The Constitution- One Hundred and Twenty-Fourth Amendment Bill, 2019 was introduced in the Lok Sabha by the Minister of Social Justice and Empowerment, Mr Thaawarchand Gehlot. It seeks to provide reservations for the advancement of ‘economically weaker sections’ of society. It is a landmark in the history of reservation policy in India, not because it adds another category to the multitude of categories already present in the reservation system, but because it completely overhauls the original logic of reservations.
What Is The Logic Behind The Bill?
Reservation for the most oppressed groups was brought along as a policy of compensatory discrimination, as a remedial measure for the historical oppression and deep discrimination that these groups had faced. This finds the soul in Article 15 and Article 16 of the Indian Constitution. The Bill seeks to amend these two articles to permit the government to provide reservations for the advancement of EWS. 10% of these seats may be reserved for admission in educational institutions but not minority educational institutions. This 10% reservation also extends to government employment for all posts under the Government of India.
By bringing forth this amendment, a few things become very clear. First, this indicates a fundamental change in the policy of affirmative action. This is because no quotas are being provided on an economic basis, with a specific rider that says that these are only meant for the EWS among the non-SCs and non-STs. Secondly, this policy also shows that caste is not a necessary factor when one looks at social backwardness. Thirdly, that reservation as a policy is not just meant to uplift those sections who have historically been discriminated against.
The Amendment also makes a note of Article 46 of the Constitution which asks the government to promote the educational and economic interests of the weaker sections of the society. Moreover, it provides reservations for people who fulfil any three of these criteria. Firstly, people who have an annual income of less than Rs 8 lakh. Or secondly, people who own less than five acres of farmland. Or thirdly, people who have a house less than 1000 sq feet in a town (or 100 sq yard in a notified municipal area).
What Do The Critics Say?
Critics are wary of this Bill for multiple reasons. Some say that if the government wants to tackle poverty, it needs to strengthen its anti-poverty programs, in addition to making the nature of the growth process more inclusive. Others also look at government jobs as a pie which is shrinking rapidly, and the government by carving out more and more slices out of this pie is not increasing its size – but is making reservations a rationing tool for a shrinking pool of government jobs.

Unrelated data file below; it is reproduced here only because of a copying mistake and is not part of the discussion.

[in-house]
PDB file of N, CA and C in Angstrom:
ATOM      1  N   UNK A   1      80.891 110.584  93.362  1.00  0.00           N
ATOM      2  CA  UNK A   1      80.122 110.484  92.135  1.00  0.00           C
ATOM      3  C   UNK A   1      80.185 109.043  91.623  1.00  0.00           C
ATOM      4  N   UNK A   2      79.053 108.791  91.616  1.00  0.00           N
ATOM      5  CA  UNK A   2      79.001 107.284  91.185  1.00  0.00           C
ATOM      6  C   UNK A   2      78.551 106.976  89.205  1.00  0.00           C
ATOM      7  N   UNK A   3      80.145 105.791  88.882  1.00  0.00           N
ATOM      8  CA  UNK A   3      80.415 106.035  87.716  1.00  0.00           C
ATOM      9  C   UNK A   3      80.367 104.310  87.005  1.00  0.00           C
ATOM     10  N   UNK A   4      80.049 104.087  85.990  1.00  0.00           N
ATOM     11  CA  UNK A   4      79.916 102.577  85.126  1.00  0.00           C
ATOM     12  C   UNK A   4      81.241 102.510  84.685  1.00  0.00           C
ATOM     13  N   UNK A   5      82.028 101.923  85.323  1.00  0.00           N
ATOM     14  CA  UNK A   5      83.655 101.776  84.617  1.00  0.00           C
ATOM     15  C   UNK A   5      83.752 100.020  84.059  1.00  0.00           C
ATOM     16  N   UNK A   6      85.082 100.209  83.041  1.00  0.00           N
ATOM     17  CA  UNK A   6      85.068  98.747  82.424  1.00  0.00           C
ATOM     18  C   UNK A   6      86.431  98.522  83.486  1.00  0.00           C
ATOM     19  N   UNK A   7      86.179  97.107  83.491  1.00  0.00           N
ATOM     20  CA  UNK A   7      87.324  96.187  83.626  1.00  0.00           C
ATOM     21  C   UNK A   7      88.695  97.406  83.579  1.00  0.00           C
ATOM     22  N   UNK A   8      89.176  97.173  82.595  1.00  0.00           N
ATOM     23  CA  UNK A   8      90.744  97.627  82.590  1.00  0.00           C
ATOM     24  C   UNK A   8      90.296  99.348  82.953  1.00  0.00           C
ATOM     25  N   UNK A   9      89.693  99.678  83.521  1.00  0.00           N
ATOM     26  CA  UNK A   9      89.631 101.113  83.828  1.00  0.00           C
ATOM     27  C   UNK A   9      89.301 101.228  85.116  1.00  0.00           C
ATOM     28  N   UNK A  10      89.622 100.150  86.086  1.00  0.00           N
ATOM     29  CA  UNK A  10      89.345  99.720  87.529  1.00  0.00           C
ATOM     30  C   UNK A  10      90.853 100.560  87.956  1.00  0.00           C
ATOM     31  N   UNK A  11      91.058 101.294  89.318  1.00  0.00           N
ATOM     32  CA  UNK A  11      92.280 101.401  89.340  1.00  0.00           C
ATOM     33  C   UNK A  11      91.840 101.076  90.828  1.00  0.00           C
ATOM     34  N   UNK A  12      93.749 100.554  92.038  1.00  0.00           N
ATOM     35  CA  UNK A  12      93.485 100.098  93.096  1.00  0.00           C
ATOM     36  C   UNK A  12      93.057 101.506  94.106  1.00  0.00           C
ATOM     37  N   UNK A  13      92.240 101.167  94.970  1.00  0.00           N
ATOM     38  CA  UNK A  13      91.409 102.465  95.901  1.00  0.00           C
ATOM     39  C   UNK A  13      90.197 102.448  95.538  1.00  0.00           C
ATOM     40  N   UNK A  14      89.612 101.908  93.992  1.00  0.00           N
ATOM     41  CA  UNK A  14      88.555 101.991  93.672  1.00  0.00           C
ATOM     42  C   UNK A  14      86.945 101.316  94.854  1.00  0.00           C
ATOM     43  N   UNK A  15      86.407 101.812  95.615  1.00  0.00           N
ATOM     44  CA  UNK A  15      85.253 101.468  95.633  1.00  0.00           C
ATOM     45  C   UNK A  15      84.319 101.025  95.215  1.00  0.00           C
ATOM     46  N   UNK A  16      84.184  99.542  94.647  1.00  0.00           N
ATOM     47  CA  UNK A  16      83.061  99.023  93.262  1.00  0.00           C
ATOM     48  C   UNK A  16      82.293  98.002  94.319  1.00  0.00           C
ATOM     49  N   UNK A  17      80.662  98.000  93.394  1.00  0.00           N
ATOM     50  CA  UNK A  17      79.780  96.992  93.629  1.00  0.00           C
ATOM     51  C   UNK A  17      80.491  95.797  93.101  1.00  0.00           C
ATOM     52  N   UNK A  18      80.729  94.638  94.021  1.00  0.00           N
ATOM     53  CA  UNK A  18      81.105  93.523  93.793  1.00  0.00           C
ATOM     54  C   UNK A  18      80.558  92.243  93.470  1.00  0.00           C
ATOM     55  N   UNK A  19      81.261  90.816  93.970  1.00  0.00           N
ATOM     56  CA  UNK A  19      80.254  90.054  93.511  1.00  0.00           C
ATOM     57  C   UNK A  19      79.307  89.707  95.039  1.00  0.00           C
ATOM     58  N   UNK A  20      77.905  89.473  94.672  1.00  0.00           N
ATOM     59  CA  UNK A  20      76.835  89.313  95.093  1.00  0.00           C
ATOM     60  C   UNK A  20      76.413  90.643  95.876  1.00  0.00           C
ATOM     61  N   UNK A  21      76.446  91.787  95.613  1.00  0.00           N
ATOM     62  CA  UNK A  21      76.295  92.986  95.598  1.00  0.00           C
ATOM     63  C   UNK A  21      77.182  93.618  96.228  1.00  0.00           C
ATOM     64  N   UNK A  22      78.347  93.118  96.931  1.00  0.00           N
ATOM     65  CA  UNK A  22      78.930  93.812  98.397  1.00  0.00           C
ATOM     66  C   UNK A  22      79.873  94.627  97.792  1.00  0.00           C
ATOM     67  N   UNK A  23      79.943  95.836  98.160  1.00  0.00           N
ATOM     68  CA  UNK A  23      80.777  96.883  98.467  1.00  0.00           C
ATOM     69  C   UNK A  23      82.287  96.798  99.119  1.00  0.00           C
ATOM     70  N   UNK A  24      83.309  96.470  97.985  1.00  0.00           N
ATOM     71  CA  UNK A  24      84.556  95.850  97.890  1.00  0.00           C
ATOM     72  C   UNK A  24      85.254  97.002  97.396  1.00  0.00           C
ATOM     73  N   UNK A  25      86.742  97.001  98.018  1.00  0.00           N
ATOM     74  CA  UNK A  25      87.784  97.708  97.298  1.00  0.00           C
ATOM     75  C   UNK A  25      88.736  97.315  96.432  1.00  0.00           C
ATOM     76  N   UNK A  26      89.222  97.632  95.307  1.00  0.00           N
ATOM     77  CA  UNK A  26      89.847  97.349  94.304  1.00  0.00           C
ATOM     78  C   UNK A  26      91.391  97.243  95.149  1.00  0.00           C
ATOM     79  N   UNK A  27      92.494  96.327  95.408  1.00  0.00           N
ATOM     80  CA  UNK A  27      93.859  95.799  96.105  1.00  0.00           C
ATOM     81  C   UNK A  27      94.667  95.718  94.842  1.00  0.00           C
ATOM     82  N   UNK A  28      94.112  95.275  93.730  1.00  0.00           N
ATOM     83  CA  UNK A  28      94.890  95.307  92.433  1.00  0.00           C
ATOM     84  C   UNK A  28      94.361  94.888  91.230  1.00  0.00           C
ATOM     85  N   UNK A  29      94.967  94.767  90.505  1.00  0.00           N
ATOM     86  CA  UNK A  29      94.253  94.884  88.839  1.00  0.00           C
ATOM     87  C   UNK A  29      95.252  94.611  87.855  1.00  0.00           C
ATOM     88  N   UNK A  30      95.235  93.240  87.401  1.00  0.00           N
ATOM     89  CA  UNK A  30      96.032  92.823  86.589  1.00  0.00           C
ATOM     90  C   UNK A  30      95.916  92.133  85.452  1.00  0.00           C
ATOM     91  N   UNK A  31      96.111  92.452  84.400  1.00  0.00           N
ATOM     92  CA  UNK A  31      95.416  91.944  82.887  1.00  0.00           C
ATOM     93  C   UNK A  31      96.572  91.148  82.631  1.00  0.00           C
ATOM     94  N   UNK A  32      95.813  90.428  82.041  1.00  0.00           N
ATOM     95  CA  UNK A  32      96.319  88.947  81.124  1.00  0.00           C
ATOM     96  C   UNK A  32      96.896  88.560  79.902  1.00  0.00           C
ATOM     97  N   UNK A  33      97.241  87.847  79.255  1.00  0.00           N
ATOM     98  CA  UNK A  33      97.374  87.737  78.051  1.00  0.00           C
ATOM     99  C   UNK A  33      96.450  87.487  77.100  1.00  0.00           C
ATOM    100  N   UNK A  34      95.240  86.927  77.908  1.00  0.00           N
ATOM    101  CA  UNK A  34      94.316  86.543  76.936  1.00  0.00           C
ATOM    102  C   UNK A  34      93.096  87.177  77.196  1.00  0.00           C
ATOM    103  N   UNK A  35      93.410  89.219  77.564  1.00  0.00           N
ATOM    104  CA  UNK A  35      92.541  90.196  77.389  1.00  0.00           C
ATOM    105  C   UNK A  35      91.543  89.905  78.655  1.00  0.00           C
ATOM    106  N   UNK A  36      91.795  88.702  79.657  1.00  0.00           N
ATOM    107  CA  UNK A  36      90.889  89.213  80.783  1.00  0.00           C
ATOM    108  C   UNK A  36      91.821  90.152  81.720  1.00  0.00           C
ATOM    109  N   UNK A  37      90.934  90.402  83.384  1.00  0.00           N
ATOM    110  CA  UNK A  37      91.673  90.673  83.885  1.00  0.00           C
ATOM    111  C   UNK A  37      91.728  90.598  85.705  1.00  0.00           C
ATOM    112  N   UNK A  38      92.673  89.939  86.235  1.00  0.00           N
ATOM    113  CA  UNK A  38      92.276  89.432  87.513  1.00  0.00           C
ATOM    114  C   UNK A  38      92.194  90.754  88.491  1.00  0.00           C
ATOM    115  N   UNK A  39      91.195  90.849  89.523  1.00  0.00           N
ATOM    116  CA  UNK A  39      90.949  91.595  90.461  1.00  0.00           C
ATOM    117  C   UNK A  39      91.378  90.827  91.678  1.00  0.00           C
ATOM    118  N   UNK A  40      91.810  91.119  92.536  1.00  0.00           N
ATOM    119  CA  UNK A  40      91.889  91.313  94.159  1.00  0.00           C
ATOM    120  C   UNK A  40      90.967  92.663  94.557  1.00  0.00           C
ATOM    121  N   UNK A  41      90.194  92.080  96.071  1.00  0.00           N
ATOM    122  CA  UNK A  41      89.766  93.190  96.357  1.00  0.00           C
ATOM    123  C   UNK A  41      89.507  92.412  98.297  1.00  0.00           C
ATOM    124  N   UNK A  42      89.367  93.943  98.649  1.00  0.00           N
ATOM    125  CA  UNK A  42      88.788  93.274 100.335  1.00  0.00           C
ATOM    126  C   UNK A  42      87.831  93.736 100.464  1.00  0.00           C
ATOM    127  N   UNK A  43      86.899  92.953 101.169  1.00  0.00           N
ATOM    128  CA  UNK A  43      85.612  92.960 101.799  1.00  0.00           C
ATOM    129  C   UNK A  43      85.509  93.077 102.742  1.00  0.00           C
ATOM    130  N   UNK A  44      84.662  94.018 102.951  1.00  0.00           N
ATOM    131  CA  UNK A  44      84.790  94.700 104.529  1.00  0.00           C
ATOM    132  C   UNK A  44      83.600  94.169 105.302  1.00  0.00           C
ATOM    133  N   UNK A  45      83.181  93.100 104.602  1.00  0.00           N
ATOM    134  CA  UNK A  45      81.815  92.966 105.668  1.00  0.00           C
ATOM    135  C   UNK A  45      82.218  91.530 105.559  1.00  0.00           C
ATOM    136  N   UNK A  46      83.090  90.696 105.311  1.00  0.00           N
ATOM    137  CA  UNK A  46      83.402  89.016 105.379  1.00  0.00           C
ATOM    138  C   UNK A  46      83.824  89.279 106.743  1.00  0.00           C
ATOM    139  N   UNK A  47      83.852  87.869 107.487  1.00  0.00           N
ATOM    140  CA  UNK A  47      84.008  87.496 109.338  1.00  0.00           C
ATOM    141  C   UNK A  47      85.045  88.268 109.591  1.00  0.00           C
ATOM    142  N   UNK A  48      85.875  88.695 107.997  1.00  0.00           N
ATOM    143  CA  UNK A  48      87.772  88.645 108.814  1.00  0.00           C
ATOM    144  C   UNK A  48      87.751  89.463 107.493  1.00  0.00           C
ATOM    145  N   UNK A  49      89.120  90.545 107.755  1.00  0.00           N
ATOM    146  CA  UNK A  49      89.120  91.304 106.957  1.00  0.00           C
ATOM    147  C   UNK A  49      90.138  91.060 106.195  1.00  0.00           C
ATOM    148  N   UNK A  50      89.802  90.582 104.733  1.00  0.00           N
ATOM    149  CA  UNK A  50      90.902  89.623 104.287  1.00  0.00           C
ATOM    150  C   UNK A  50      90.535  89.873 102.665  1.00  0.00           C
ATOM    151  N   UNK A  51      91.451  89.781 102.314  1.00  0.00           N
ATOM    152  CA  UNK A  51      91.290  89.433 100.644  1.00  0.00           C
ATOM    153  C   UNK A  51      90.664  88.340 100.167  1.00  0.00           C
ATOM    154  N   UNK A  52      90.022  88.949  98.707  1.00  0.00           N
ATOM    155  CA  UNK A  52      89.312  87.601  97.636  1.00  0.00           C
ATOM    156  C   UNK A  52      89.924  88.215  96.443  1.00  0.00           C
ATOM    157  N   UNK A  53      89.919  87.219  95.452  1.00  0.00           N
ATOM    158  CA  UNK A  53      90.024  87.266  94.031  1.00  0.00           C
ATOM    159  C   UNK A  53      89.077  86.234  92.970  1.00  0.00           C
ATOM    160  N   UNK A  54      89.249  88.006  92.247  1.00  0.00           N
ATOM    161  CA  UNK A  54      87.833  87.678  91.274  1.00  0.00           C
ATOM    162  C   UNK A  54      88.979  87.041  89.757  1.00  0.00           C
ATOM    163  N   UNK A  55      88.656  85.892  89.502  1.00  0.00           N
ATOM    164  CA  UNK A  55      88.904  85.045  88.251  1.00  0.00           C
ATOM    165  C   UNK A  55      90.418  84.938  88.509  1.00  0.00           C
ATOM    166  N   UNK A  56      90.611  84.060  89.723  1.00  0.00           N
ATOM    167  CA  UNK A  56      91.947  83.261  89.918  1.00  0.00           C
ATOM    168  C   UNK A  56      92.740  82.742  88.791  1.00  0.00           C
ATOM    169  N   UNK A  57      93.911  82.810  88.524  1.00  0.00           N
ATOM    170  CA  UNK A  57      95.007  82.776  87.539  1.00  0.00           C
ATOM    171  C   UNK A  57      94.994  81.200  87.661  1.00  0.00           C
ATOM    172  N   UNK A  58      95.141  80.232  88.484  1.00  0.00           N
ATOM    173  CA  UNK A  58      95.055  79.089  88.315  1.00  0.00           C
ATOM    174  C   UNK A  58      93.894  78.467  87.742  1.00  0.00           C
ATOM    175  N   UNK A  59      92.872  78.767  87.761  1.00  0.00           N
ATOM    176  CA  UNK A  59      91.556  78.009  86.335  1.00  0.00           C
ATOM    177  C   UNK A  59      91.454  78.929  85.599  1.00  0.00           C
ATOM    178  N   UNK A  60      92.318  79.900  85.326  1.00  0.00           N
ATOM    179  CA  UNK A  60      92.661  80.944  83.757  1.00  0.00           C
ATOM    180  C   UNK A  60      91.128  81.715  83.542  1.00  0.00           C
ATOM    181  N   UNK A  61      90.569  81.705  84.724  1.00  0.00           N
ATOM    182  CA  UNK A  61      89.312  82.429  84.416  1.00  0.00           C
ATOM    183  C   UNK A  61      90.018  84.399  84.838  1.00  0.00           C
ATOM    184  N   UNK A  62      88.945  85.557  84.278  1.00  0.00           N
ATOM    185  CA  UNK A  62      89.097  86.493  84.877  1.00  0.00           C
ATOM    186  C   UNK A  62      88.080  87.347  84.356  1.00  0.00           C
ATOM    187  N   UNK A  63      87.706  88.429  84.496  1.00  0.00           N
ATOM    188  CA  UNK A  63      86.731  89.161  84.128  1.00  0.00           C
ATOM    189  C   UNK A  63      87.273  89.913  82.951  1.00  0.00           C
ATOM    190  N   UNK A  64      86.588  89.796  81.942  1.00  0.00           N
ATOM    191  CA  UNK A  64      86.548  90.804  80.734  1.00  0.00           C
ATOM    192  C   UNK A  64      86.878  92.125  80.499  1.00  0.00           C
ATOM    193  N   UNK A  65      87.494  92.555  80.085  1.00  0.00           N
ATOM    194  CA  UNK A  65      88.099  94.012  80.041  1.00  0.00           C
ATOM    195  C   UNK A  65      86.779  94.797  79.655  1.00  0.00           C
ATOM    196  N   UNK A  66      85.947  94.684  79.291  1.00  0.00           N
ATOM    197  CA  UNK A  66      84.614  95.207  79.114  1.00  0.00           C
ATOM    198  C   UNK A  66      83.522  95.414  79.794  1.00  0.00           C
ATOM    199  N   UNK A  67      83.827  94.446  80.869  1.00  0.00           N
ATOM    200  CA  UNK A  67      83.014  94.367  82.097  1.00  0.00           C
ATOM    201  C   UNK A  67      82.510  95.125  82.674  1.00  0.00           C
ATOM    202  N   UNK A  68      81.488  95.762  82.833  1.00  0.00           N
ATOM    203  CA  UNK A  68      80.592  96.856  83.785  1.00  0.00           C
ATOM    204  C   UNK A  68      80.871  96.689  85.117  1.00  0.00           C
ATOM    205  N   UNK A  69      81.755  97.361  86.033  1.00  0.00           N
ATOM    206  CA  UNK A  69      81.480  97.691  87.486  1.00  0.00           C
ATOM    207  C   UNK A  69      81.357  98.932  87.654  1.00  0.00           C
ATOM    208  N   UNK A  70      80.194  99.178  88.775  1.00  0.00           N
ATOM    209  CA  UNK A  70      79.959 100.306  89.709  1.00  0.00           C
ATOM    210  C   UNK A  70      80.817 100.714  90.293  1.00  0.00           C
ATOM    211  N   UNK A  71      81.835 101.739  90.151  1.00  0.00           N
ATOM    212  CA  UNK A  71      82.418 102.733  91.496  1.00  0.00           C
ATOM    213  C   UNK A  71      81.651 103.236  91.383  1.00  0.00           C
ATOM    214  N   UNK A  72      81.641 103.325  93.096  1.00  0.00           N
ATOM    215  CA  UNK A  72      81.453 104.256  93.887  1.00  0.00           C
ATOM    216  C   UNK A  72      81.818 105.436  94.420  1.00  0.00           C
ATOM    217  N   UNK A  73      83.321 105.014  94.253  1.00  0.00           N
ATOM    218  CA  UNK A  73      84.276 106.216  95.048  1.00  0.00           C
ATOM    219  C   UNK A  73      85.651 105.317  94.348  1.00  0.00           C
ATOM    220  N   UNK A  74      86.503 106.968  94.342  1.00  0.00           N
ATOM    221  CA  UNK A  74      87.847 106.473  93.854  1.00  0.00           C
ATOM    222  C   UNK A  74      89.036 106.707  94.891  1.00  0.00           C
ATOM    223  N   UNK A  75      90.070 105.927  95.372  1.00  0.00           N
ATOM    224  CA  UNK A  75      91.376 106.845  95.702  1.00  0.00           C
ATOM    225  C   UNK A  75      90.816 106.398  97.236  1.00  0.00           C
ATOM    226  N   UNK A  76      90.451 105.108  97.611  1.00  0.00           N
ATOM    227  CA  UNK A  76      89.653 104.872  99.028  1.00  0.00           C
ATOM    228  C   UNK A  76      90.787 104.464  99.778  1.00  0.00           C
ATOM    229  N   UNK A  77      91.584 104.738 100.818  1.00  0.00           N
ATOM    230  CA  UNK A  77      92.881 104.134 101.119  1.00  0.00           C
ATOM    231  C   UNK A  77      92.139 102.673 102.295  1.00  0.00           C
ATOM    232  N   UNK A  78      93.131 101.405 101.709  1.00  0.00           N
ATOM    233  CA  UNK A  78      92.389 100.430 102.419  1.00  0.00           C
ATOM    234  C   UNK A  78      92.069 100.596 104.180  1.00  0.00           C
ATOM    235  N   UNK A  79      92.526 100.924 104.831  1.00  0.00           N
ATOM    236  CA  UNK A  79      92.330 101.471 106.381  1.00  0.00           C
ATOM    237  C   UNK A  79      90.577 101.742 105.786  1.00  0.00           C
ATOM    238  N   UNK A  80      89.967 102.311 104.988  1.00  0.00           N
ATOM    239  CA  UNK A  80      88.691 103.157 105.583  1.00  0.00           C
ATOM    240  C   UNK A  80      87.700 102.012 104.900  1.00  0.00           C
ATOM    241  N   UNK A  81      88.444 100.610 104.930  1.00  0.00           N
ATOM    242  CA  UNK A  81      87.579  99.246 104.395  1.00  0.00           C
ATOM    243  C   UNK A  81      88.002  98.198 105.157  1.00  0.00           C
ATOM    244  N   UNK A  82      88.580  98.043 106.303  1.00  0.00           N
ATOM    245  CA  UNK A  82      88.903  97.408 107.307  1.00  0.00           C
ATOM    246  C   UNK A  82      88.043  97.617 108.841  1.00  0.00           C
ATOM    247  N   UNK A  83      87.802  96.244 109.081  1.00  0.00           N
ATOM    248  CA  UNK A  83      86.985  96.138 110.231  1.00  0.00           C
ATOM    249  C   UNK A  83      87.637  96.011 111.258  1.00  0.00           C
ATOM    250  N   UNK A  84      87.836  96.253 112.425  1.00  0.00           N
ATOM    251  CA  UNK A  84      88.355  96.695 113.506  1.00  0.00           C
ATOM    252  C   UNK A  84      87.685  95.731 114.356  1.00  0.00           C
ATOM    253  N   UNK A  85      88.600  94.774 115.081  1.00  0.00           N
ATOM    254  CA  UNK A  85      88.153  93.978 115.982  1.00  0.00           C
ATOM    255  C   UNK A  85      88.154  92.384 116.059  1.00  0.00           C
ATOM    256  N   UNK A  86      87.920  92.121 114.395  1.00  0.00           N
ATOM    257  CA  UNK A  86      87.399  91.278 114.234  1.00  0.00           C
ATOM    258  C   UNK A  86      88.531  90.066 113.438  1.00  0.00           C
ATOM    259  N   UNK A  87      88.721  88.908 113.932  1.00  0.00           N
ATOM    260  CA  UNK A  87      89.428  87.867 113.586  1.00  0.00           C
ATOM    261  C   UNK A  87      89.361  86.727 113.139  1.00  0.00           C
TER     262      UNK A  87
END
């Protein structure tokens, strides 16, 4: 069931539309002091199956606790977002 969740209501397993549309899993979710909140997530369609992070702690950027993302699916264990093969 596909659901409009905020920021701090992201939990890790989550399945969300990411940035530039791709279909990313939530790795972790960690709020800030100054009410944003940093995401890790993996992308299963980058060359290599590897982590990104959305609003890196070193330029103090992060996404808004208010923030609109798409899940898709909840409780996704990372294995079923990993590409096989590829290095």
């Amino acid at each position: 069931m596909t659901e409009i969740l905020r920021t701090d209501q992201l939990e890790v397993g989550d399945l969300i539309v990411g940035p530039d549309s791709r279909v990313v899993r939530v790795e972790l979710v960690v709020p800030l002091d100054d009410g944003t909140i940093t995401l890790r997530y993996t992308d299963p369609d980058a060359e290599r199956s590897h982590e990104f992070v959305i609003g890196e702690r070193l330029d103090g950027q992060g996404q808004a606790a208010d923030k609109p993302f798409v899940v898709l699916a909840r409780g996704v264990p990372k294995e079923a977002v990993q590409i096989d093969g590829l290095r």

A significant section also does not understand how reservations can be seen as an anti-poverty measure. The logic of reservations is significantly undermined when seen from an economic standpoint. It is to secure the representation of those communities which cannot be adequately represented because of their historical exclusion; it is not to create jobs and eliminate poverty.
Furthermore, a major hurdle in the implementation of this policy would be the legal scrutiny that it would have to go through. As the Supreme Court has time and again ruled multiple times against exceeding the 1992 formula for reservations that it has provided which puts the cap to 50% maximum, it is going to be a task to put this Bill into operation.
By operationalizing this Bill, the Modi government clearly signalled that it is ready to move away from the long term policy framework that guaranteed reservations for Dalits and Adivasis to a framework that protects the rural upper castes and introduce economic objectivity as a criterion to determine reservations. The absence of a wave of outrage and violence that usually accompanies a reservation-based announcement was absent this time, which clearly shows that the upper castes are very happy with this shift in focus.
But to blindly critique the Bill without looking at what changes it will bring in the long term would be a mistake. It is imperative to wait and see what changes the Modi government will bring forth – especially because it introduced two Bill one after the other – both concerning reservations. And their landslide victory in the 2019 Lok Sabha elections is definitely going to bring with it a considerable wave of right-wing measures. How it plays out for democracy and India, only time will tell.